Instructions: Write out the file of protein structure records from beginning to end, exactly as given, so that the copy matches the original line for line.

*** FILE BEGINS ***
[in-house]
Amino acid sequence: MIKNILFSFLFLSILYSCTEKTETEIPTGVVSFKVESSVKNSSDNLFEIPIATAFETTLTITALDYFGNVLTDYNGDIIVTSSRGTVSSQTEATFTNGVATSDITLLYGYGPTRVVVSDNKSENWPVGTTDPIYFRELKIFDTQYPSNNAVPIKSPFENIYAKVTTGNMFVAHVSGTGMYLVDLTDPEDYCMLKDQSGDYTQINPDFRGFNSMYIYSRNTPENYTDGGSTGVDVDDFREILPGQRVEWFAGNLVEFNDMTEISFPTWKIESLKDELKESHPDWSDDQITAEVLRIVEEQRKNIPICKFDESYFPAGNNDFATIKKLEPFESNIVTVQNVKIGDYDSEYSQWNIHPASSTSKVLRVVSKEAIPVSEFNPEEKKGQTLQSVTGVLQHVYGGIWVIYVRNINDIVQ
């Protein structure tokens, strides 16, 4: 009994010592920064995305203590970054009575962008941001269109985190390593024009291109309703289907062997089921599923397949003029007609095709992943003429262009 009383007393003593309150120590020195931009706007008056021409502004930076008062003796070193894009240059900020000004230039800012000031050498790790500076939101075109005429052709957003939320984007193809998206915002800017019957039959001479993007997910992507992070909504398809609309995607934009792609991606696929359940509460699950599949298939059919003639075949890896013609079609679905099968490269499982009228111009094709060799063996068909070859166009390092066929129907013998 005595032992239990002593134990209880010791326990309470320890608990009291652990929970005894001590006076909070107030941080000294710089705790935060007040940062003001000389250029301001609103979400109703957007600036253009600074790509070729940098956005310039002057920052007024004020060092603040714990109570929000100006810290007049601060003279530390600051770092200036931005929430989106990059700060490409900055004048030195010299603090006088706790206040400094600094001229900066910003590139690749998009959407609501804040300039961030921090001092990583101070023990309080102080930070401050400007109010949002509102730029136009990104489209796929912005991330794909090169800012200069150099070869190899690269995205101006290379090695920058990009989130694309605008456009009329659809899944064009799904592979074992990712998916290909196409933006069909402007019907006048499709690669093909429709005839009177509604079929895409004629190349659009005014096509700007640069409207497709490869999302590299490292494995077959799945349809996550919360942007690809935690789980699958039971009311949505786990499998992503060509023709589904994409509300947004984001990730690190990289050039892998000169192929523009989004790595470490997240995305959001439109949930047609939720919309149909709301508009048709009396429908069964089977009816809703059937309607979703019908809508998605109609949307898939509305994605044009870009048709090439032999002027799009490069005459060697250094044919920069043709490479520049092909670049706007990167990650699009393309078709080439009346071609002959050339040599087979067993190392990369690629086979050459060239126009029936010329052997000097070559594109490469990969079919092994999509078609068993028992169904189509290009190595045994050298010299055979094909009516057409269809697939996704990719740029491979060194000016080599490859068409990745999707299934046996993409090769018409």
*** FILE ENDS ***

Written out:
[in-house]
Amino acid sequence: MIKNILFSFLFLSILYSCTEKTETEIPTGVVSFKVESSVKNSSDNLFEIPIATAFETTLTITALDYFGNVLTDYNGDIIVTSSRGTVSSQTEATFTNGVATSDITLLYGYGPTRVVVSDNKSENWPVGTTDPIYFRELKIFDTQYPSNNAVPIKSPFENIYAKVTTGNMFVAHVSGTGMYLVDLTDPEDYCMLKDQSGDYTQINPDFRGFNSMYIYSRNTPENYTDGGSTGVDVDDFREILPGQRVEWFAGNLVEFNDMTEISFPTWKIESLKDELKESHPDWSDDQITAEVLRIVEEQRKNIPICKFDESYFPAGNNDFATIKKLEPFESNIVTVQNVKIGDYDSEYSQWNIHPASSTSKVLRVVSKEAIPVSEFNPEEKKGQTLQSVTGVLQHVYGGIWVIYVRNINDIVQ
């Protein structure tokens, strides 16, 4: 009994010592920064995305203590970054009575962008941001269109985190390593024009291109309703289907062997089921599923397949003029007609095709992943003429262009 009383007393003593309150120590020195931009706007008056021409502004930076008062003796070193894009240059900020000004230039800012000031050498790790500076939101075109005429052709957003939320984007193809998206915002800017019957039959001479993007997910992507992070909504398809609309995607934009792609991606696929359940509460699950599949298939059919003639075949890896013609079609679905099968490269499982009228111009094709060799063996068909070859166009390092066929129907013998 005595032992239990002593134990209880010791326990309470320890608990009291652990929970005894001590006076909070107030941080000294710089705790935060007040940062003001000389250029301001609103979400109703957007600036253009600074790509070729940098956005310039002057920052007024004020060092603040714990109570929000100006810290007049601060003279530390600051770092200036931005929430989106990059700060490409900055004048030195010299603090006088706790206040400094600094001229900066910003590139690749998009959407609501804040300039961030921090001092990583101070023990309080102080930070401050400007109010949002509102730029136009990104489209796929912005991330794909090169800012200069150099070869190899690269995205101006290379090695920058990009989130694309605008456009009329659809899944064009799904592979074992990712998916290909196409933006069909402007019907006048499709690669093909429709005839009177509604079929895409004629190349659009005014096509700007640069409207497709490869999302590299490292494995077959799945349809996550919360942007690809935690789980699958039971009311949505786990499998992503060509023709589904994409509300947004984001990730690190990289050039892998000169192929523009989004790595470490997240995305959001439109949930047609939720919309149909709301508009048709009396429908069964089977009816809703059937309607979703019908809508998605109609949307898939509305994605044009870009048709090439032999002027799009490069005459060697250094044919920069043709490479520049092909670049706007990167990650699009393309078709080439009346071609002959050339040599087979067993190392990369690629086979050459060239126009029936010329052997000097070559594109490469990969079919092994999509078609068993028992169904189509290009190595045994050298010299055979094909009516057409269809697939996704990719740029491979060194000016080599490859068409990745999707299934046996993409090769018409």